Beacon Lesson Plan Library

Blowing Kisses

Jeanne Barber-Morris
Santa Rosa District Schools


Fifth Grade students thank their mothers (grandmothers, aunts, god-mothers, etc.) for their first breath of life. Activities are pre-writing, designing a poem form, and making a card.


The student uses a variety of strategies to prepare for writing (for example, brainstorming, making lists, mapping, outlining, grouping related ideas, using graphic organizers, taking notes).

The student establishes a purpose for writing (including but not limited to informing, entertaining, explaining).

The student understands the distinguishing features of literary texts (for example, fiction, drama, poetry, folktales, myths, poems, historical fiction, autobiographies).


-One piece of white 8x11 construction paper per student
-Three to five PUCKER UP LIP STAMPS (Obtain from MICHAELíS Craft Shop, Hobby Shops, or Stampiní Up.)
-Three to five pink or red ink pads (According to how many student groups are in your class)
-Blue markers
-Chart Tablet Book
-Markers for chart example
-Overhead projector
-Overhead student example sheets
-Overhead Writing Timeline
-Overhead poem characteristics
-Overhead markers
-Writers Express Handbooks ISBN # 0-939045-94-X (hardcover) ISBN # 0-939045-93-1 (softcover)
Write Source Educational Publishing House, Burlington, Wisconsin
-Desk top word processor software
-Fifth grade writing paper (optional)
-Black pens (optional)
-My First Breath Pre-Writing Sheet (See attached file.)
-Student examples (See attached file.)
-Writing timeline (See attached file.)
-Blowing Kisses Rubric assessment chart (See attached file.)
-Optional: Collect different tapes or CDís of songs about children and mothers. (Example: -I Am Your Child- by Barry Manilow)


1. Make copies of: (See attached file.)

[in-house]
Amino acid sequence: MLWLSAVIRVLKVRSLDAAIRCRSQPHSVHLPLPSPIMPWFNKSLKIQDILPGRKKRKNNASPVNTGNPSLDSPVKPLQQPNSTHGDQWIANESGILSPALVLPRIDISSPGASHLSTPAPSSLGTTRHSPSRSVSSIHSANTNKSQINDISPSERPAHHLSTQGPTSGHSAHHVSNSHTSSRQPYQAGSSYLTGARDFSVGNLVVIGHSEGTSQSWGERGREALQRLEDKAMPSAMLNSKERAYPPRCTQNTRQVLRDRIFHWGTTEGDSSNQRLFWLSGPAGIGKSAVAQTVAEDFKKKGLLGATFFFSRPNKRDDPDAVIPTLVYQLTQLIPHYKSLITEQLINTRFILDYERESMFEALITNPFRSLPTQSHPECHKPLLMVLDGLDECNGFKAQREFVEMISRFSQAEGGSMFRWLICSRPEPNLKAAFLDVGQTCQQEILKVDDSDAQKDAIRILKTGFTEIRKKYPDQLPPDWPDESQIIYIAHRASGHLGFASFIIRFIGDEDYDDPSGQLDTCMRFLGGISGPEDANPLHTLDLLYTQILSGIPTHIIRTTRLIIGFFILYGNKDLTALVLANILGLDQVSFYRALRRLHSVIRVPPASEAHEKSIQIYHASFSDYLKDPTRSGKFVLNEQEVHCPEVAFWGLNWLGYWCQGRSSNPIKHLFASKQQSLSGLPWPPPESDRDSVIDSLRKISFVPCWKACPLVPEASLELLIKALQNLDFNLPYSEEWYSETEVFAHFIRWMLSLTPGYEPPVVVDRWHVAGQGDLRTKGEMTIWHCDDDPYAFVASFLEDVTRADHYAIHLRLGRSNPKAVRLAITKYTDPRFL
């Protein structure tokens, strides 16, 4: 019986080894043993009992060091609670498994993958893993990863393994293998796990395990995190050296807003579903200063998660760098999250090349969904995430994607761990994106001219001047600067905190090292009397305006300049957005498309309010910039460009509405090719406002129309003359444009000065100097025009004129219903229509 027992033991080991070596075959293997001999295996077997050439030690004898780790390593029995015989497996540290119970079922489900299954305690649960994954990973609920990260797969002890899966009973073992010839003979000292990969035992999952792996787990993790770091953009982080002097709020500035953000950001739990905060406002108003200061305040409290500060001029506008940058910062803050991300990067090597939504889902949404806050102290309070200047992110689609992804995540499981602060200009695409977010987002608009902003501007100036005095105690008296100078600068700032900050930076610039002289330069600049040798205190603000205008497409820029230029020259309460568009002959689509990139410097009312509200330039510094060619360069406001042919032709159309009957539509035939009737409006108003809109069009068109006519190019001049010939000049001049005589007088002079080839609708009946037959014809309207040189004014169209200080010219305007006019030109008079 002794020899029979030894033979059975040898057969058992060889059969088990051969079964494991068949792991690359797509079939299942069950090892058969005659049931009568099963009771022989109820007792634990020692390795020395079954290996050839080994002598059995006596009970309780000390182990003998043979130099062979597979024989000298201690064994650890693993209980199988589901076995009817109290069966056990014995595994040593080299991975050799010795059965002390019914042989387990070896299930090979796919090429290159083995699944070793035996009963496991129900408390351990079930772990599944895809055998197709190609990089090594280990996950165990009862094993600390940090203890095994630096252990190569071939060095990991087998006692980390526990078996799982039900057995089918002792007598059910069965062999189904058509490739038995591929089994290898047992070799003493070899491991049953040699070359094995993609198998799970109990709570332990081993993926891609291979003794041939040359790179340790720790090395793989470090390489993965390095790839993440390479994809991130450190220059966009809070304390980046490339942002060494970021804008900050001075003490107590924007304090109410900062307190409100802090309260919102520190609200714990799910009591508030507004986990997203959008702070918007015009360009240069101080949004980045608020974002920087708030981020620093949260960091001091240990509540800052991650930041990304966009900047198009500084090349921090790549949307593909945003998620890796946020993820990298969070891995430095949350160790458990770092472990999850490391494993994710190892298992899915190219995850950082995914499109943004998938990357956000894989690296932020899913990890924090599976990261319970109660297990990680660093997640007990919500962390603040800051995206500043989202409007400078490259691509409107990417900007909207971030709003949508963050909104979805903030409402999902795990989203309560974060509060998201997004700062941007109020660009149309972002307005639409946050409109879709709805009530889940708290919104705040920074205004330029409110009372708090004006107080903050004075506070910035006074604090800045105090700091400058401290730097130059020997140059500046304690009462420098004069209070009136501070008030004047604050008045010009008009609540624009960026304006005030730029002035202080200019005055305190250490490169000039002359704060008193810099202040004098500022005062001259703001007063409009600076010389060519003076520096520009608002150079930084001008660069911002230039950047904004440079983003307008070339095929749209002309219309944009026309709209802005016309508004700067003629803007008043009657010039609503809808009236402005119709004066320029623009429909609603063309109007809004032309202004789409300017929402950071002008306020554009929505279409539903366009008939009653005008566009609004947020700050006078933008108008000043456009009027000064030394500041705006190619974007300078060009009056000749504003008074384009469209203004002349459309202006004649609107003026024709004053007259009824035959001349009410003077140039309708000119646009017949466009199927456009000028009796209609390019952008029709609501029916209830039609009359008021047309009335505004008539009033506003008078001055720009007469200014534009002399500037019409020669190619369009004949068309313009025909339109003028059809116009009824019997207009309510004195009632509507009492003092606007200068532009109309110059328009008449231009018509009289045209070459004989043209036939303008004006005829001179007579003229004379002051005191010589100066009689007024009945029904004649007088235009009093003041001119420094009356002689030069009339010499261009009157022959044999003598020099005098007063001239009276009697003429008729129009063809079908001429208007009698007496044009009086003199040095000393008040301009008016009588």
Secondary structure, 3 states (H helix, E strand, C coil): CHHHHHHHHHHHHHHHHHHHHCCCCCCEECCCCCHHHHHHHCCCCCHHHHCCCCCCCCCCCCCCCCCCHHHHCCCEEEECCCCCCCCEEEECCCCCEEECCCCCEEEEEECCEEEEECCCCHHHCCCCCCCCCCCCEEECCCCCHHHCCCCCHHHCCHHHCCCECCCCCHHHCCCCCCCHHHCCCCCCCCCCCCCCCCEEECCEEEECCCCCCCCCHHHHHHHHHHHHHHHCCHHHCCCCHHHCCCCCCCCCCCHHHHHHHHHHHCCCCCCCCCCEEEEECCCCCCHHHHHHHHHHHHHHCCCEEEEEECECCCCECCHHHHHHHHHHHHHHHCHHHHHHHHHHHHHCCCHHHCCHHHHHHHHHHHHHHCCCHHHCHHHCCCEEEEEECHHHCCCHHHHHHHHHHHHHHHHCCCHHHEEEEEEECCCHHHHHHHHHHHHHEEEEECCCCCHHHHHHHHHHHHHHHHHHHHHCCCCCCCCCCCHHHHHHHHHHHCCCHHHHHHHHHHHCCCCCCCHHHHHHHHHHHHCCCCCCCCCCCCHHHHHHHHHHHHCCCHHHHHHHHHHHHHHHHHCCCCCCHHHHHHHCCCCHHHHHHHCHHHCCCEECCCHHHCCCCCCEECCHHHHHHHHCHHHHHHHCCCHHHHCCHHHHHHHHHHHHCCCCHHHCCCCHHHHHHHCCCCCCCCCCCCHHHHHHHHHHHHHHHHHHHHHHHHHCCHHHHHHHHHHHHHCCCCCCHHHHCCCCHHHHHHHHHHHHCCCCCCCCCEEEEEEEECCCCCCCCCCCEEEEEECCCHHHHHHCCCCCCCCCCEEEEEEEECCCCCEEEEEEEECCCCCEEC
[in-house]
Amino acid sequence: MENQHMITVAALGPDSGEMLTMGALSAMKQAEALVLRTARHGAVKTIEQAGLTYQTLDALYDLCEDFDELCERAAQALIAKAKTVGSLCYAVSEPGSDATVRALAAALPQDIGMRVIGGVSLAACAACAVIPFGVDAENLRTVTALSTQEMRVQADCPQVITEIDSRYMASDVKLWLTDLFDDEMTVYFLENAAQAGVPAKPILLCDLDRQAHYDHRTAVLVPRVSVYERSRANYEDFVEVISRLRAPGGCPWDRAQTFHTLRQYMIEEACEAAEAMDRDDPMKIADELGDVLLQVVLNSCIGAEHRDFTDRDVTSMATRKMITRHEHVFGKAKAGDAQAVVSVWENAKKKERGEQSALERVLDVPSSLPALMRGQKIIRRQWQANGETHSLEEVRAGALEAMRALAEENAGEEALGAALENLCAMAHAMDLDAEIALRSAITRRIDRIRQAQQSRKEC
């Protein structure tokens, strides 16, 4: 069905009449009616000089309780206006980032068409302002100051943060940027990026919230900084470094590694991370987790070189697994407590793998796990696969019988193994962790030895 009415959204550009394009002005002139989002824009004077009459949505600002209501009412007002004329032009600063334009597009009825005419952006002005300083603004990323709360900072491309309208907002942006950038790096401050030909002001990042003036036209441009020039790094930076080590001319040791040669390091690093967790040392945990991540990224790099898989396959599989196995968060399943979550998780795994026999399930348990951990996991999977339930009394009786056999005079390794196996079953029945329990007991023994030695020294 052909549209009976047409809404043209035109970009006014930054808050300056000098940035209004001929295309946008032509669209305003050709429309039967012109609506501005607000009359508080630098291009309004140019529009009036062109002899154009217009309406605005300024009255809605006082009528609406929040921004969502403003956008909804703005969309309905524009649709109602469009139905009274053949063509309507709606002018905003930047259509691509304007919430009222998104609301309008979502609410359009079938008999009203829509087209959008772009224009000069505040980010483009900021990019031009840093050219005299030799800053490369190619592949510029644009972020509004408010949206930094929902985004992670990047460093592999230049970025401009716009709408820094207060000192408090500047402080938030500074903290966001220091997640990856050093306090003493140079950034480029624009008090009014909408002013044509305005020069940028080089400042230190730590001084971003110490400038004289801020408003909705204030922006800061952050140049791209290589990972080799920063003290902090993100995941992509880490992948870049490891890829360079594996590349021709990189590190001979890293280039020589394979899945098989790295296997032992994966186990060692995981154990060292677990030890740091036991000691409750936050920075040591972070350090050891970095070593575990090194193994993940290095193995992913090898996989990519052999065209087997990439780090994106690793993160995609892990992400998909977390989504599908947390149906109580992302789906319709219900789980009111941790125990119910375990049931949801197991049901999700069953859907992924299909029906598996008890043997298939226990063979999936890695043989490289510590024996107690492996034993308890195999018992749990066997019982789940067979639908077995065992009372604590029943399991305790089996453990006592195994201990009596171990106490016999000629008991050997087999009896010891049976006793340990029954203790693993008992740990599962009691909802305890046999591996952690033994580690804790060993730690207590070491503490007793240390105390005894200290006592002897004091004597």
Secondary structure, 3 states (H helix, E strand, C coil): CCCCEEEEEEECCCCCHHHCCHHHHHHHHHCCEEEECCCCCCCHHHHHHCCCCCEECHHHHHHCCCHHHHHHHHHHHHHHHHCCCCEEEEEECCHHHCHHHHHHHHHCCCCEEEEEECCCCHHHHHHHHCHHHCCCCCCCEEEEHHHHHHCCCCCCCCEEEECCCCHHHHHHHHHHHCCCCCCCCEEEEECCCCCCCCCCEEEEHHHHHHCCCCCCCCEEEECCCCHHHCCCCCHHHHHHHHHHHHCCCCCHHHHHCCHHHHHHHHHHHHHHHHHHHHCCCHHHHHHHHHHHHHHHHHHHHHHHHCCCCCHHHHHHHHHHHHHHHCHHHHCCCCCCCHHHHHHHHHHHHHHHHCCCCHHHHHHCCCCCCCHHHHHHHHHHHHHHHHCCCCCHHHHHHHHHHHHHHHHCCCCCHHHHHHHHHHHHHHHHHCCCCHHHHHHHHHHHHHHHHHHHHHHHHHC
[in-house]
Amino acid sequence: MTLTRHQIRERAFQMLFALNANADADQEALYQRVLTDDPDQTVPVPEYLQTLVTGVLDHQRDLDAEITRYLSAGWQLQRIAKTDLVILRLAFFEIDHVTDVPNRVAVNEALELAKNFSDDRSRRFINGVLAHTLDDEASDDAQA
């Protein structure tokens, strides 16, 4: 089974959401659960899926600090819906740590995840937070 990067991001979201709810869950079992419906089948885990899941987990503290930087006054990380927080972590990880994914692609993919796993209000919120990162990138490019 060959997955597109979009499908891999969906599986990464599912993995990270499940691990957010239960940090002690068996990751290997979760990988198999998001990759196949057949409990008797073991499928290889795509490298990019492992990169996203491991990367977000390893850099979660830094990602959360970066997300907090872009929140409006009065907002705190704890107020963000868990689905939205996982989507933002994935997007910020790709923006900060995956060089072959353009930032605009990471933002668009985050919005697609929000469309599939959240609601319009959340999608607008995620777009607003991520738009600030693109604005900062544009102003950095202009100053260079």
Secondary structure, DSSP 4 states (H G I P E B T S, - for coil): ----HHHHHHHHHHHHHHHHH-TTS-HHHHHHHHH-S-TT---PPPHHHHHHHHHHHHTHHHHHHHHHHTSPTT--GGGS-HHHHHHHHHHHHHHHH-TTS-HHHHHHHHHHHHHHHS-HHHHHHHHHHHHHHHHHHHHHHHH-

? My First Breath Pre-Writing Web Cluster Sheet (one per student)
? Brainstorm List Chart (one per-student)
? Blowing Kisses Rubric (one per-student)
? Blowing Kisses Writing Process Timeline (one overhead)
? Poem Characteristics List (one overhead)
? Student examples (one overhead of each)

2. Purchase three to five pucker up lips. (Michaelís Craft Store, hobby shops, art stores, STAMPNí UP!)
3. Get three to five pink or red ink stamp pads.
4. Prepare an overhead projector.
5. Get overhead markers for writing process dates.
6. Prepare computers and printers. (Preplan a couple of time blocks for computer lab.)
7. Count out one 8x11 white piece of construction paper per student.
8. Obtain enough blue markers for each student or group of students to share.
9. Get glue and scissors out for each student.
10. Set up tablet chart on its side with paper clips holding the pages from flapping down.
11. Prepare the tablet by drawing the likeness of the pre-writing sheet. (See attached file.)
12. Try to find copies, or examples of different poem forms. (Use available handbooks, English Books, or the internet web sites below.)
13. Optional if you havenít computers to use:
? Fifth Grade writing paper
? Black pens


Introduction Lesson- Day 1

Class Discussion:

Do you remember your first day in the delivery room being born?